In an intermediate level of operation, and with an increasing voltage on the terminal 228, the junction between region 215 and substrate 210 becomes forward-biased and serves as the emitter of a wide base PNP lateral transistor. The junction-injected holes will drift and diffuse to the P+ region 214 where they will be collected to contribute an added component to the device current. The result is an increase in transconductance.
As the PNP collector current increases with anode or gate potential, its flow through the resistive region within and extending along P+ region 214 raises the potential of the P+ region beneath the gate 222 and the channel 220 begins to turn on the vertical NPN transistor consisting of regions 216, 214 and 210 which is inherent in the D-MOS structure. This NPN device and the PNP device form a four-layer diode which regeneratively switches when the alphas of the PNP and NPN transistors add up to one. In its on-state then, the TRIMOS device exhibits a dynamic resistance, for example, of less than about 10 ohms and can pass currents of several amperes.
Disadvantages of the device of FIG. 1 include limited reverse voltage withstand capability and the difficulty of manufacturing the device. The reverse voltage limitation is caused by the electric field which expands from P+ region 214 and terminates sharply on the surface of substrate 210 adjacent the beginning of the N+ region 218. Thus, the device tends to break down at about 200 volts reverse voltage.
The device is also hard to make because the N+ region 218 must be formed by a diffusion step and a mask alignment step which are independent of the self-aligned manufacturing techniques used for making the transistors 212 and 213.
It has been found that the centrally located N+ region 218, which was thought to be necessary to prevent inversion of the N- substrate 210, caused increased electric field near the surface of the device. Moreover, the device required an additional diffusion and masking step in the manufacturing process.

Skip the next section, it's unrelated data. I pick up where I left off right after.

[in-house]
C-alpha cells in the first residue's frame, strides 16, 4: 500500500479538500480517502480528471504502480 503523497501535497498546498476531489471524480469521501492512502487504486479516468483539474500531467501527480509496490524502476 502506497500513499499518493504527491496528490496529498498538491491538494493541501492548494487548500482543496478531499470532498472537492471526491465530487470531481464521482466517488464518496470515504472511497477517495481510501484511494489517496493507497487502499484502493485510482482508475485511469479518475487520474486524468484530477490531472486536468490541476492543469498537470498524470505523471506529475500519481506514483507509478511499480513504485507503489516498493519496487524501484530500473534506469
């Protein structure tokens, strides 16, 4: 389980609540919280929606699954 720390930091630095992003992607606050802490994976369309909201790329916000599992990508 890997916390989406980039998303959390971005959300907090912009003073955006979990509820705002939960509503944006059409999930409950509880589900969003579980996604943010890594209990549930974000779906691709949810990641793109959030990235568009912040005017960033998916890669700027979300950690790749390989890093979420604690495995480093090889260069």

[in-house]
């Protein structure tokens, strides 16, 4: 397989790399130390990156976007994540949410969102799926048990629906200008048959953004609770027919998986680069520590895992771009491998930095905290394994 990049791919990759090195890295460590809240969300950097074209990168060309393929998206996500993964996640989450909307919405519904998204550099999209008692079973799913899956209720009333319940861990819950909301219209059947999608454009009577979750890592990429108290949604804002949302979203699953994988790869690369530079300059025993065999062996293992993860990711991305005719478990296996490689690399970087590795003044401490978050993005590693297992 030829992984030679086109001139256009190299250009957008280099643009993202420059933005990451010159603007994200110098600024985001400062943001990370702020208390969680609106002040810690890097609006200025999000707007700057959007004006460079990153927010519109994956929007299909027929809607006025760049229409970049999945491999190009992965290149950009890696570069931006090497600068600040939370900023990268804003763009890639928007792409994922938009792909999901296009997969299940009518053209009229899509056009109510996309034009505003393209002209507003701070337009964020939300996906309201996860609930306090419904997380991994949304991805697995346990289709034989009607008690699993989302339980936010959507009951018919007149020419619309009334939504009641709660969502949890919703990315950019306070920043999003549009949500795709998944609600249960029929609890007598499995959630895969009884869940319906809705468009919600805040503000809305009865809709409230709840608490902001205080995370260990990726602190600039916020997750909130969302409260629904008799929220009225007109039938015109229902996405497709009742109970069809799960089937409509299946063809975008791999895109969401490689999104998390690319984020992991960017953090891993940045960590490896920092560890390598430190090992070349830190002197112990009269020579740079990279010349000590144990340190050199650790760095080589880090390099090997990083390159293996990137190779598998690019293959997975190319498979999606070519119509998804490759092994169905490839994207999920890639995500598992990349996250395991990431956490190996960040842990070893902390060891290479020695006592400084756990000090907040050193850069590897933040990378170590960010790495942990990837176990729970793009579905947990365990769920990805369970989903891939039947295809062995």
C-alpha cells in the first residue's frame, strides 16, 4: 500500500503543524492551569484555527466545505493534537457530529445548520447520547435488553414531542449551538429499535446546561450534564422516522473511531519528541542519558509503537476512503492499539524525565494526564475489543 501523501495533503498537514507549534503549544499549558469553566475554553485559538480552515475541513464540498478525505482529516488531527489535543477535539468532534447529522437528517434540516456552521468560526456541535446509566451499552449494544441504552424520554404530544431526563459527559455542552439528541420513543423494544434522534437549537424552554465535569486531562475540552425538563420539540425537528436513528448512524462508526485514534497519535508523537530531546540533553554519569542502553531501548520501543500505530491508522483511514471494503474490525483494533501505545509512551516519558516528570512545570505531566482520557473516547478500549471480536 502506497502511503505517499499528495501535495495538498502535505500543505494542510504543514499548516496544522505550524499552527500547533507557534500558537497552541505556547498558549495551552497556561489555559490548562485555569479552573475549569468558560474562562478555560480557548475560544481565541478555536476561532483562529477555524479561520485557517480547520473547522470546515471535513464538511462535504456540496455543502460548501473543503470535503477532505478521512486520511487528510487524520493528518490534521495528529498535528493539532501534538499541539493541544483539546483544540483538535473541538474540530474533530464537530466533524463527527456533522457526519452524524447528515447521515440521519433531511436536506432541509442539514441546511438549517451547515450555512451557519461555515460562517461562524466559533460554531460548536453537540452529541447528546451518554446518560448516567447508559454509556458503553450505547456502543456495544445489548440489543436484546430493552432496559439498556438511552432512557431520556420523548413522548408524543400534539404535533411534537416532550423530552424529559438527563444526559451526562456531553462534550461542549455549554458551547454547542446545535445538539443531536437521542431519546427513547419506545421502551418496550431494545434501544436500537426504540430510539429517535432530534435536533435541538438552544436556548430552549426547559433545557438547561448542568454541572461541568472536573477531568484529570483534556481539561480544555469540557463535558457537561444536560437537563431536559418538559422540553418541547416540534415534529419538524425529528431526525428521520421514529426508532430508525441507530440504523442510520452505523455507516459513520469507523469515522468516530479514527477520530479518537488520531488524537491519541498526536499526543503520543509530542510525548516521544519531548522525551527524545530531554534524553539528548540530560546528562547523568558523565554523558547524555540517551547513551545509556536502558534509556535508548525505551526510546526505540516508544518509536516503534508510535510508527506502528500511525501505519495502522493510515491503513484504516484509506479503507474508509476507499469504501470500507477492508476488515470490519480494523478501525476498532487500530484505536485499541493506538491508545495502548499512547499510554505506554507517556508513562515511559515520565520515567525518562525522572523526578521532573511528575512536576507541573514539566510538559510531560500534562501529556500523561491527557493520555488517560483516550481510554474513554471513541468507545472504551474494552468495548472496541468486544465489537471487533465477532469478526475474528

In accordance with this invention, the N+ region 218 is replaced by a floating P+ region 250 which can be formed simultaneously with the formation of the P+ regions 214 and 215. Thus, no additional process steps are necessary for the formation of the central region 250 shown in FIG. 3. Moreover, and in accordance with the invention, the novel concept of the cut in the phosphorus-doped silicon oxide to minimize polarization of this layer and the use of a composite field plate are incorporated in the construction of the TRIMOS device.
Main terminals 226 and 228 are clearly shown in FIG. 2 where the TRIMOS configuration is an elongated ring-shaped configuration, with the region 250 extending in the middle of the section and of the ring-shaped configuration of FIG. 2, as will later be more fully described.
A suitable processing system similar to that, for example, disclosed in copending application Ser. No. 178,689 can be used to form the device, whereby the oxide layer 224 receives thereon polysilicon gate sections 251 and 252. Gates 251 and252 are skewed out of a common plane as shown to have a relatively close spacing to the underlying channels 220 and 221, respectively, and a greater spacing from the surface where they are removed from the channels. At the time the polysilicon gates 251 and 252 are formed, polysilicon field plates 253 and 254 are also formed. The polysilicon field plates 253 and 254 are shown as stepped members to obtain the benefit of minimizing the curvature of electric field within the body 210 of the chip and to increase the spacing of equipotential lines at the surface of the chip.
Note in FIG. 4, which is a cross-sectional view of the outer periphery of the chip, that there is also provided a P+ guard ring 260 which encircles the outer periphery of the chip. The outermost periphery of the upper surface of the oxide layer 224 then receives a polysilicon field plate 261 which is connected to the N- substrate 210.